Do you start shopping for holiday gifts before the Thanksgiving turkey is even off the table? Do you pride yourself on finding the best deals before anyone else? While you can’t purchase a health plan until the start of the Open Enrollment Period on Nov. 1, window shopping beforehand can help prepare you to make a more informed decision.
Selecting the right health insurance plan takes research and time. According to JD Power and Associates, the average automotive internet users spends nearly 14 hours on the internet shopping for vehicles prior to purchase. Similar to buying a vehicle, selecting health insurance is a significant financial decision, but it is a decision that takes time and you have to make it on an annual basis.
The Health Insurance Marketplace is a tool that can help cut your research time down by providing all the information in one place, serving the same purpose as Autotrader for the automotive market.
The Health Insurance Marketplace and some health insurance providers make their plan information available starting Oct. 1 to ensure consumers have enough time to shop. Here are four reasons why you should start shopping for your plan now.
Research takes time.
Are you looking for family coverage? How much do you anticipate spending on health care expenses? Do you (or a family member) go to the doctor a lot? And if so, do you want to visit a specific doctor? These are all things to consider as you shop. Whether you’re a returning customer or new shopper, shopping early gives you time to compare and evaluate your options, so you pick a plan with the benefits and coverage that fit your needs.
While the plan with the lowest premium may seem like the best deal, that may not be the best plan for you. For example, the plan with a lower premium may be tied to a narrow network. This means you’ll have to stay within a limited network for care which is a great choice if you already receive all your care from one health care system. But if you’re looking for the freedom to see doctors outside of that network, a narrow network probably isn’t for you.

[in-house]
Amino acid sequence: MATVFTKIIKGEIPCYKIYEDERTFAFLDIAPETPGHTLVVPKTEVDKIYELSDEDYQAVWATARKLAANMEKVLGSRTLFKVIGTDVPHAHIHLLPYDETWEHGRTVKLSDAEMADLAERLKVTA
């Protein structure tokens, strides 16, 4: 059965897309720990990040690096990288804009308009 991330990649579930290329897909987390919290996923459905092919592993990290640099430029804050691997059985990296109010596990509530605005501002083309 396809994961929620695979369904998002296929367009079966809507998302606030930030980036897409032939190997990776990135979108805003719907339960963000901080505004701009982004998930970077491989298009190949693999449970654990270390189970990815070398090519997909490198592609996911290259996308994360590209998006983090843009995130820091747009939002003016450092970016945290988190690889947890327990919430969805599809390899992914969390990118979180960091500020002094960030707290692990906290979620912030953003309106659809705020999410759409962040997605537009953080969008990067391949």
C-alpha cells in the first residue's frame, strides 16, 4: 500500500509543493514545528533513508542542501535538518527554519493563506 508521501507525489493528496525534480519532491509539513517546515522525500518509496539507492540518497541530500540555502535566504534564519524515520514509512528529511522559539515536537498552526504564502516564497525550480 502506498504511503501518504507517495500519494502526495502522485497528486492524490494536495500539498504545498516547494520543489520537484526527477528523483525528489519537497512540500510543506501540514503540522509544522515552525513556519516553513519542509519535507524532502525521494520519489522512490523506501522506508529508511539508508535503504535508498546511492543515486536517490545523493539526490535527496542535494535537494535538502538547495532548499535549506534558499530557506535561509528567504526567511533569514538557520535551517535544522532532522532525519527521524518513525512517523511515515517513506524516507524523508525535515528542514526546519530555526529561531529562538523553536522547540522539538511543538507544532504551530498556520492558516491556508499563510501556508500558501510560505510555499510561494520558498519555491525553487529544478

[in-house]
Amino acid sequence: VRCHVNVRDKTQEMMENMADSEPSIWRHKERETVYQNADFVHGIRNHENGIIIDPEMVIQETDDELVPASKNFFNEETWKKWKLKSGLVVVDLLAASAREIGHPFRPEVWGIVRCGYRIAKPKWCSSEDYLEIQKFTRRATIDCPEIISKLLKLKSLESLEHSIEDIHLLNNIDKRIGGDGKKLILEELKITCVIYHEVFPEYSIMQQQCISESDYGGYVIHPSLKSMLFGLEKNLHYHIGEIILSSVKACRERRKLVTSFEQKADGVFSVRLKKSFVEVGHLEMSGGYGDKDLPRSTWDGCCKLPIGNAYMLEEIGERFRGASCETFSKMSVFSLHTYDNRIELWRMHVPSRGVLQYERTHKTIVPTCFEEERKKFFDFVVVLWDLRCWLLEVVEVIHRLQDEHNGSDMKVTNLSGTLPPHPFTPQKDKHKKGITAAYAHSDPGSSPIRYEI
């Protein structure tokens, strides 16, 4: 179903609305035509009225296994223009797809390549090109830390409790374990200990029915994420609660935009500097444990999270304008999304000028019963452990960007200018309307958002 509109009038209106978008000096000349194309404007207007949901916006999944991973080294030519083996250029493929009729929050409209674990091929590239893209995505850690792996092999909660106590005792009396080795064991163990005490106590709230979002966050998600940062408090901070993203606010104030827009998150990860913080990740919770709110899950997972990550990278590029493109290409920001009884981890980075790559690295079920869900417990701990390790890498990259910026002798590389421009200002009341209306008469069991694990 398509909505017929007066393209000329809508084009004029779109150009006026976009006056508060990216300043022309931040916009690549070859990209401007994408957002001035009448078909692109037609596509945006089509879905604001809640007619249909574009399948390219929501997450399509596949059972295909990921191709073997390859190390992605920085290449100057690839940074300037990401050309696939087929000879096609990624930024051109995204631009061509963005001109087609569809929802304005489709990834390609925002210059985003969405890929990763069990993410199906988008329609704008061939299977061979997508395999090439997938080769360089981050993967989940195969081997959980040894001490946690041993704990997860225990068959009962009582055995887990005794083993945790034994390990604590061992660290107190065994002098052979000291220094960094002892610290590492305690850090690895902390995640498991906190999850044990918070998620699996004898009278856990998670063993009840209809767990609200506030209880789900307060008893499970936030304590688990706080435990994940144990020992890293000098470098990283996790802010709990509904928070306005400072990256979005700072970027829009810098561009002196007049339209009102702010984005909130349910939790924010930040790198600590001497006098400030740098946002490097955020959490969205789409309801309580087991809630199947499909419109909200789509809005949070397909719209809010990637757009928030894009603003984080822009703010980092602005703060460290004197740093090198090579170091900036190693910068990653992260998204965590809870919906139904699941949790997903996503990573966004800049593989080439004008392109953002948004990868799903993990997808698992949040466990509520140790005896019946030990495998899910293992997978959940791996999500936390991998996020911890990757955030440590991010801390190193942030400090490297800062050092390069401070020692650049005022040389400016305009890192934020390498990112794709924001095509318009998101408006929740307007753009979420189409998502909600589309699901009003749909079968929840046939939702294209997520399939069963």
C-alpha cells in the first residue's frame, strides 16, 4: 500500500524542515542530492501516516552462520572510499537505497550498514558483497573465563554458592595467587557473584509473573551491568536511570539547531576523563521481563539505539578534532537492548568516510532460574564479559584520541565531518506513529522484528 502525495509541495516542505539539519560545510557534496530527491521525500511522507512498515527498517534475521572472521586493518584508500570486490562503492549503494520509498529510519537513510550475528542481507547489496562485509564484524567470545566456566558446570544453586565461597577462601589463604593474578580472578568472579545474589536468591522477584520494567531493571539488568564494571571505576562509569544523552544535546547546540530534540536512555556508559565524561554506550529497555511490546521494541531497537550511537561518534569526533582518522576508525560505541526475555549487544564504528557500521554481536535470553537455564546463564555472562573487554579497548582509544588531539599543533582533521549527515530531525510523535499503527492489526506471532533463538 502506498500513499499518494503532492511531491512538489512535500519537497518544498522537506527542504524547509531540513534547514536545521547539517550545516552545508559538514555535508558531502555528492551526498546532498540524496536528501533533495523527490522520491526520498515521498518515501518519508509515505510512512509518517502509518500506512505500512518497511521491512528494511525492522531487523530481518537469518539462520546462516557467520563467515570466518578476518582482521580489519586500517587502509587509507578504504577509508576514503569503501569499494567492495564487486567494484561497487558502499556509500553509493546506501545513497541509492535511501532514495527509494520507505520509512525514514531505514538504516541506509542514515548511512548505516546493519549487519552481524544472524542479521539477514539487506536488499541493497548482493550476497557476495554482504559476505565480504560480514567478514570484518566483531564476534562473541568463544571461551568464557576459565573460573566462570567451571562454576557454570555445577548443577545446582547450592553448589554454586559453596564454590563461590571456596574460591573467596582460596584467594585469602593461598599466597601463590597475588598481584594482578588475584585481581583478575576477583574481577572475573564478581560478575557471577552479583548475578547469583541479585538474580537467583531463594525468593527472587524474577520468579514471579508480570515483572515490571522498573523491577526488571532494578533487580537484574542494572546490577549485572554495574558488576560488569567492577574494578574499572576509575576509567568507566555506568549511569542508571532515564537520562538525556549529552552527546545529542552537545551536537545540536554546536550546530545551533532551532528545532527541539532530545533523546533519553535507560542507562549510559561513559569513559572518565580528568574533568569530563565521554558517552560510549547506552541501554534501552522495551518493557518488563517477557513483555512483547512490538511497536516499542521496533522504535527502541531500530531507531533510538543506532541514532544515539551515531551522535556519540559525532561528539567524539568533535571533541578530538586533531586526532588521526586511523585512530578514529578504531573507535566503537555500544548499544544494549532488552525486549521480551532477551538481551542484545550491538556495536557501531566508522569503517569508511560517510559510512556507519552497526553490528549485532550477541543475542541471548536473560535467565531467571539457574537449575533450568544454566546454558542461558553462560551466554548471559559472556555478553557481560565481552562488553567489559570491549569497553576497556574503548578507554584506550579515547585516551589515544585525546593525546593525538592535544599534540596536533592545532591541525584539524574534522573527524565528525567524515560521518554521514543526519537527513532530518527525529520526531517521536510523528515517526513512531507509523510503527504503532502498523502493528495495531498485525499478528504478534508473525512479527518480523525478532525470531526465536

Health care terms can be confusing.
Health care shopping comes with enough terms and acronyms to make your head spin. Taking the time to research and familiarize yourself with health care terms is essential to understanding your coverage options. For example, knowing that an HMO, or Health Maintenance Organization, plan only covers in-network care gives you time to research and make sure your preferred doctors and hospitals fall within the plan’s network. Or, if you’re relatively healthy and don’t visit the doctor often, knowing the difference between a bronze and a platinum plan could save you from paying a high premium just to get broader, richer coverage that you may not necessarily need.
It’s smart to plan ahead financially.
Do you know if you qualify for a subsidy? If you’ve had a subsidy in the past and your financial situation has changed, you may or may not qualify for the upcoming year. It’s helpful to know if you qualify for financial assistance as soon as possible so you can prepare for your 2017 health insurance expenses as necessary.
You may qualify for financial help, even if you earn up to 400 percent of the federal poverty level. In 2016, qualifying annual income was $47,080 for an individual and $97,000 for a family of four. A subsidy could lower your premium, reduce your cost-sharing or give you tax credits. The Health Insurance Marketplace offers a subsidy calculator that estimates the financial help that you might be eligible for given basic information about your income and household.
Early research can help you avoid last-minute stress.
Window shopping early will keep you from feeling the pressure of last-minute decisions. For your coverage to start on Jan. 1, 2017, you will have to purchase a health plan by Dec. 15, 2016. And if you don’t purchase a health plan before the Jan. 31, 2017 deadline, you’ll have to wait an entire year to apply for coverage, unless you experience a qualifying life event, which would allow you to enroll during a special enrollment period. If you miss the deadline, in addition to not being covered in the event of a health emergency, you’ll also have to pay a tax penalty when you file your federal tax return. Shop early, and avoid the stress of looming deadlines.
Shopping for coverage doesn’t have to be a headache. If you start window shopping for a health plan now, you’ll be prepared to make an informed decision about your health insurance by the time the Open Enrollment Period begins.